Mary Stuart: A Lady, a Legend and a Class Act
by GL Online's Kimberly

For those of you who aren't aware, Mary Stuart (Meta) died February 28, 2002 at her home in New York City after suffering a stroke. She was 75. [Click here for a look back at Ms. Stuart's life.]

As someone who started watching soaps in 1976 at the tender age of 9, I was always transfixed by the world that they showed me. Different people, different places, and a whole new world of things that my mind could barely comprehend at such a young age.

About 5 years ago, I started going to the Guiding Light Fan Club luncheons and got to meet the stars who I "grew up" with. For awhile, I was watching 5 soaps a day (two that are no longer on the air, Search for Tomorrow and Capitol, plus As the World Turns and Days of our Lives) but stuck with just the one that I started watching after school as a child, Guiding Light. Two years ago, at the GL Fan Club luncheon, I got to meet the legendary Mary Stuart.

I have to tell you, that this lifetime fan was a nervous wreck waiting to meet the soap queen. She had been in my home since I was a teen, and there she was, right in front of me. "What can I say?", I thought. This wasn't an actor who may become a carpenter or an accountant next year when they decide acting isn't their life's work, this was Mary Stuart.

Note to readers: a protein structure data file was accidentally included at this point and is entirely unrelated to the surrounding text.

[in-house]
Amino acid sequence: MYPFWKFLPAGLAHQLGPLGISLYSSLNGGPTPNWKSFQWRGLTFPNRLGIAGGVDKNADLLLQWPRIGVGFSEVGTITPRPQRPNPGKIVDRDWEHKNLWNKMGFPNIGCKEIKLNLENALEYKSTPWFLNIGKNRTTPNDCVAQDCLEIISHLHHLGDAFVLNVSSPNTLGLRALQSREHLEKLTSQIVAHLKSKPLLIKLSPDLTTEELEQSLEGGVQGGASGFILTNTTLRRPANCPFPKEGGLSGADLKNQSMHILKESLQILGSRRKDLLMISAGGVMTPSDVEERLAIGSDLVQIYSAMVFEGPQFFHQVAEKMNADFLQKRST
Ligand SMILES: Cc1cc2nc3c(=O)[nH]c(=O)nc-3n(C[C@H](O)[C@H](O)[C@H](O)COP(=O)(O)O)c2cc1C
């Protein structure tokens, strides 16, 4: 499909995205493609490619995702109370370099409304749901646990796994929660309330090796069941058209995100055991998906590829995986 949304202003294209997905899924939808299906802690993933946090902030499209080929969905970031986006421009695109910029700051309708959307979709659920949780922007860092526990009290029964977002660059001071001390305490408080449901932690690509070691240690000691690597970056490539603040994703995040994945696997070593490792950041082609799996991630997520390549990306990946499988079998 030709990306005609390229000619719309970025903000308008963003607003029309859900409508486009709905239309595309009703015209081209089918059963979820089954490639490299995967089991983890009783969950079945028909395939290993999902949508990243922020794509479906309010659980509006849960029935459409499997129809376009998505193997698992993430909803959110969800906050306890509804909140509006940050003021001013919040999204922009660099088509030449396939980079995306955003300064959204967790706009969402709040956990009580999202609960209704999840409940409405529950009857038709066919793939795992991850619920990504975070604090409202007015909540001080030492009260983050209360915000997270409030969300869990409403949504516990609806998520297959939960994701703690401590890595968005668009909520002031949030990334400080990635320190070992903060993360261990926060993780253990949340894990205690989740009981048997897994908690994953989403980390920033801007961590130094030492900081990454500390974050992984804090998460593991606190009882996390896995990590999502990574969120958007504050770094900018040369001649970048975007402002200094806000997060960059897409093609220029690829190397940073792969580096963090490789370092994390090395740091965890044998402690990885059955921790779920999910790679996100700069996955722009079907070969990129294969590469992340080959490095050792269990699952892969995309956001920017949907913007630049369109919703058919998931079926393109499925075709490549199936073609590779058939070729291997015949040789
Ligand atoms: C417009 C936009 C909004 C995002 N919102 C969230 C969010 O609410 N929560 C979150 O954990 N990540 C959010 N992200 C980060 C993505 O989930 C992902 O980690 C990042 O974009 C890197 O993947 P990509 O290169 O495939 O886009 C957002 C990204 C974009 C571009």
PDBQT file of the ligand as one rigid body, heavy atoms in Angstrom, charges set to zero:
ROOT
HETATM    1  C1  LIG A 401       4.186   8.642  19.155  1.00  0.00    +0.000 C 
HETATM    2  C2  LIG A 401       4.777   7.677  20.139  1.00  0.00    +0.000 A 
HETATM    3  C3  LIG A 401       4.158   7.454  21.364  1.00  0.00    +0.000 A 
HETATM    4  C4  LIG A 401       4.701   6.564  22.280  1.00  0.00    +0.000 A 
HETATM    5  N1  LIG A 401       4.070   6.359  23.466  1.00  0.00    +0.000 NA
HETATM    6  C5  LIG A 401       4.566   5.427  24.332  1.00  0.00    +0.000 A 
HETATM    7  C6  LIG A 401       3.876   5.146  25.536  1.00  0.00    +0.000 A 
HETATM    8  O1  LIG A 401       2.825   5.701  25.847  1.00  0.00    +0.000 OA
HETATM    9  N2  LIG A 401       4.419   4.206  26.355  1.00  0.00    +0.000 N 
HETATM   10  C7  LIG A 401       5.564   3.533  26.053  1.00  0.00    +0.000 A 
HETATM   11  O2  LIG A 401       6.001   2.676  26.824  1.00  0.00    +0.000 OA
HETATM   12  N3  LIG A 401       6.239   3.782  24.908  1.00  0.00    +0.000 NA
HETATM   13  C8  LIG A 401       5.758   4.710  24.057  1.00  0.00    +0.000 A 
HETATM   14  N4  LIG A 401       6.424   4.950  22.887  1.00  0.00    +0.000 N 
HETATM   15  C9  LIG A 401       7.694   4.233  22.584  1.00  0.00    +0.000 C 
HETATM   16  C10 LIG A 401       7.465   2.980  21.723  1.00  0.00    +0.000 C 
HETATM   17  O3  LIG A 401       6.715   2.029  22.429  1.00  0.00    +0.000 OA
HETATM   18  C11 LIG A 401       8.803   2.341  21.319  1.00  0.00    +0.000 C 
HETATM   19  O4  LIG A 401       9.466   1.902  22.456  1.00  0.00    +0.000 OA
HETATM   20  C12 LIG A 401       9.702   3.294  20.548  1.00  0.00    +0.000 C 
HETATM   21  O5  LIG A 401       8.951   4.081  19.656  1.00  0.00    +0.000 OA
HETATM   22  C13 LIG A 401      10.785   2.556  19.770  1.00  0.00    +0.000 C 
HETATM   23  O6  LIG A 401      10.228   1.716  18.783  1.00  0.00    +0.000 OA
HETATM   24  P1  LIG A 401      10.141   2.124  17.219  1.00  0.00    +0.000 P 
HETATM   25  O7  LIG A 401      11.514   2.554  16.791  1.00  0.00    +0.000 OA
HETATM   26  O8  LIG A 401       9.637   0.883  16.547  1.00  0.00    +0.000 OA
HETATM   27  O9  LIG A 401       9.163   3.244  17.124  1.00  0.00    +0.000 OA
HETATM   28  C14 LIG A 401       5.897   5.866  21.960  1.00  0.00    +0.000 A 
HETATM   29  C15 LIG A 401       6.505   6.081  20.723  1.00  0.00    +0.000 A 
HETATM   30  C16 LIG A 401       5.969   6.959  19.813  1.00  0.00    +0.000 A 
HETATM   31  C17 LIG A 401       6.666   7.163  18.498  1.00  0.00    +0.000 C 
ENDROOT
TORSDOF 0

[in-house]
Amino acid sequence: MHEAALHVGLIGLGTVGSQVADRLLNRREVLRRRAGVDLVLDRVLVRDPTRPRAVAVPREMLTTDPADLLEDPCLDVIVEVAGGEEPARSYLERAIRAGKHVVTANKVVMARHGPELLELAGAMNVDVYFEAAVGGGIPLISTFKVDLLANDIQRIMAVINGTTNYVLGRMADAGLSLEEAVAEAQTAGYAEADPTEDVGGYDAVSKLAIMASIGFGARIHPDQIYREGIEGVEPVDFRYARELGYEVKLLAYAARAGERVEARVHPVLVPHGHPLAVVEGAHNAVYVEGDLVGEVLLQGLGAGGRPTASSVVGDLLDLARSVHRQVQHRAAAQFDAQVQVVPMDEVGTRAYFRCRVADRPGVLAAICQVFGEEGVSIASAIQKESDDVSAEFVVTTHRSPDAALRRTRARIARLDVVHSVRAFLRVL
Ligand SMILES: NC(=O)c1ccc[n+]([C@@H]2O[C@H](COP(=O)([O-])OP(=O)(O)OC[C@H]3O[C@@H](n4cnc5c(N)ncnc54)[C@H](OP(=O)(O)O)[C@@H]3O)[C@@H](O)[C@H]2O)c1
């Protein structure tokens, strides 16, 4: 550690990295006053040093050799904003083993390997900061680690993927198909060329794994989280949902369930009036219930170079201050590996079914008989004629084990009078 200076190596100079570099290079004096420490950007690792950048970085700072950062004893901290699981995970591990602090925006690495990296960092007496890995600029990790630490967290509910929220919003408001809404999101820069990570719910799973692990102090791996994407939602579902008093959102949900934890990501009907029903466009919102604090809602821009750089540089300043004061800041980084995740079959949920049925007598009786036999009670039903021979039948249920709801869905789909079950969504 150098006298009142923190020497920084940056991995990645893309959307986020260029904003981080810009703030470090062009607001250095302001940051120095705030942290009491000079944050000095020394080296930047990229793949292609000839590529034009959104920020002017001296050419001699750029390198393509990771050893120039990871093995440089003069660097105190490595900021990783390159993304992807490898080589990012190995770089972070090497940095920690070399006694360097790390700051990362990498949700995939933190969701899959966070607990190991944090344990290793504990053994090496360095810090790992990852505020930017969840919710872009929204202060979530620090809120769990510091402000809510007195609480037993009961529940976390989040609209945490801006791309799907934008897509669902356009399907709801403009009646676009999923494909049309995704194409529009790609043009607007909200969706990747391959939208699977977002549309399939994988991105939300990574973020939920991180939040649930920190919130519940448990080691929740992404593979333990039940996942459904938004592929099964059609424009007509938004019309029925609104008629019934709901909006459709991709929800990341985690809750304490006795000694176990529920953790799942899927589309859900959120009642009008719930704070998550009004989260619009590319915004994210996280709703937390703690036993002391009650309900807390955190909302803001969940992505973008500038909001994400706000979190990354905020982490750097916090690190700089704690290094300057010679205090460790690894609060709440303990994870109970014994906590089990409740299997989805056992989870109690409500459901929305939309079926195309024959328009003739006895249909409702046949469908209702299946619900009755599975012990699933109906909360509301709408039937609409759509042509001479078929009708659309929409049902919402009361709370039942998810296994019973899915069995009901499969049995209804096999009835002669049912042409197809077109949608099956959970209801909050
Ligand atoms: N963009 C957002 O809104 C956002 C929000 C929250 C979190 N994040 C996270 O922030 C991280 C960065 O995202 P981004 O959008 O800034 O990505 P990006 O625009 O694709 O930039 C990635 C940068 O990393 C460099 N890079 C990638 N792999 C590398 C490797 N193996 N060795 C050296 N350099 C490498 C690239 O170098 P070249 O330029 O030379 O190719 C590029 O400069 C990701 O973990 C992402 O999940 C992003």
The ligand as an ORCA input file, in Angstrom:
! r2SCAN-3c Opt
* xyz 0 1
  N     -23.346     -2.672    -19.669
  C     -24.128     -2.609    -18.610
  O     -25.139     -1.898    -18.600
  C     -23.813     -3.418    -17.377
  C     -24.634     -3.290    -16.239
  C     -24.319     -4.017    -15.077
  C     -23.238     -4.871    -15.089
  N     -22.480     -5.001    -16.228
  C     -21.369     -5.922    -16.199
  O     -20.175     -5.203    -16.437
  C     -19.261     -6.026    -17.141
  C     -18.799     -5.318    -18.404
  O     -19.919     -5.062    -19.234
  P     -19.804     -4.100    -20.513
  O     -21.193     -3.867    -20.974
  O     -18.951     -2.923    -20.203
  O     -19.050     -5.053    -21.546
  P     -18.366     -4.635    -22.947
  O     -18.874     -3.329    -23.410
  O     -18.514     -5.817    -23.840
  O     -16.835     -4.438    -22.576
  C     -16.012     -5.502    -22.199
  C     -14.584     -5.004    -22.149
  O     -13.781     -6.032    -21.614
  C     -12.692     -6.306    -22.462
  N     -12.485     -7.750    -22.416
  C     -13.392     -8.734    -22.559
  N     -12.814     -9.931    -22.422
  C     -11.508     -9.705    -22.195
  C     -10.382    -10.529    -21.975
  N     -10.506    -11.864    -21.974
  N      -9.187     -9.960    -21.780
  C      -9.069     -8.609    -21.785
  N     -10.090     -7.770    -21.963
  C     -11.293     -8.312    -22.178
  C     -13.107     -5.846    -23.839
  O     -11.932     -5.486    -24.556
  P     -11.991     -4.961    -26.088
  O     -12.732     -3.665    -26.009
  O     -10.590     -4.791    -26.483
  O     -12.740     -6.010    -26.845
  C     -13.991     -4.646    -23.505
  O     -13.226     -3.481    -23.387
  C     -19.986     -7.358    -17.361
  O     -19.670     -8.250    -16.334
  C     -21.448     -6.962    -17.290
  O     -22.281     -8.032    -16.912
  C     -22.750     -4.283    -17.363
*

To me, she was "Meta", but she was also "Jo" from "Search." And she was a link to the rich history of the medium and a link to my favorite GL actress of all time, Charita "Bert" Bauer. I never met Charita, the luncheons weren't part of my consciousness then, but I did work up the courage to meet Mary, and I am ever glad I did.

For those who never had the opportunity to meet Mary Stuart, let me tell you about her. She was easily as nice as "Meta", no fancy airs, no "star" qualities to make you feel uneasy. She was soap royalty, but was warm and gracious to each fan who met her. With a warm smile and a big hug, she made you feel special, for you, the soap fan, were the reason she got to come into your homes each and every day for most of her adult life. Mary NEVER forgot that. The fans were part of her family, as were the cast and crew on the show. That was just how she felt. If she ever had a "bad" day, she left those feelings at home -- always gracious, always kind.

She told stories of the early days of soaps, and how and she and Charita Bauer met and became life-long friends. At the Gathering in 2000, she reflected on how she got her big break in show biz at that very hotel -- the Roosevelt, and what it meant to her. Mary told stories of how the medium has changed, and ways that she would like to see it change even more. She loved her job, and everyone I know at GL loved her. Never an unkind word, only a gentle smile and a warm hello. Even when my friends Julie and Lori and I ran into her in front of our hotel - she greeted us like friends because that is how she thought of us. We, in a sense, made her dreams come true. She acted because she loved it, and we watched because we loved her.

We will miss you, Mary. Your warm smile and gracious manner will continue to live on in the medium you so dearly loved.

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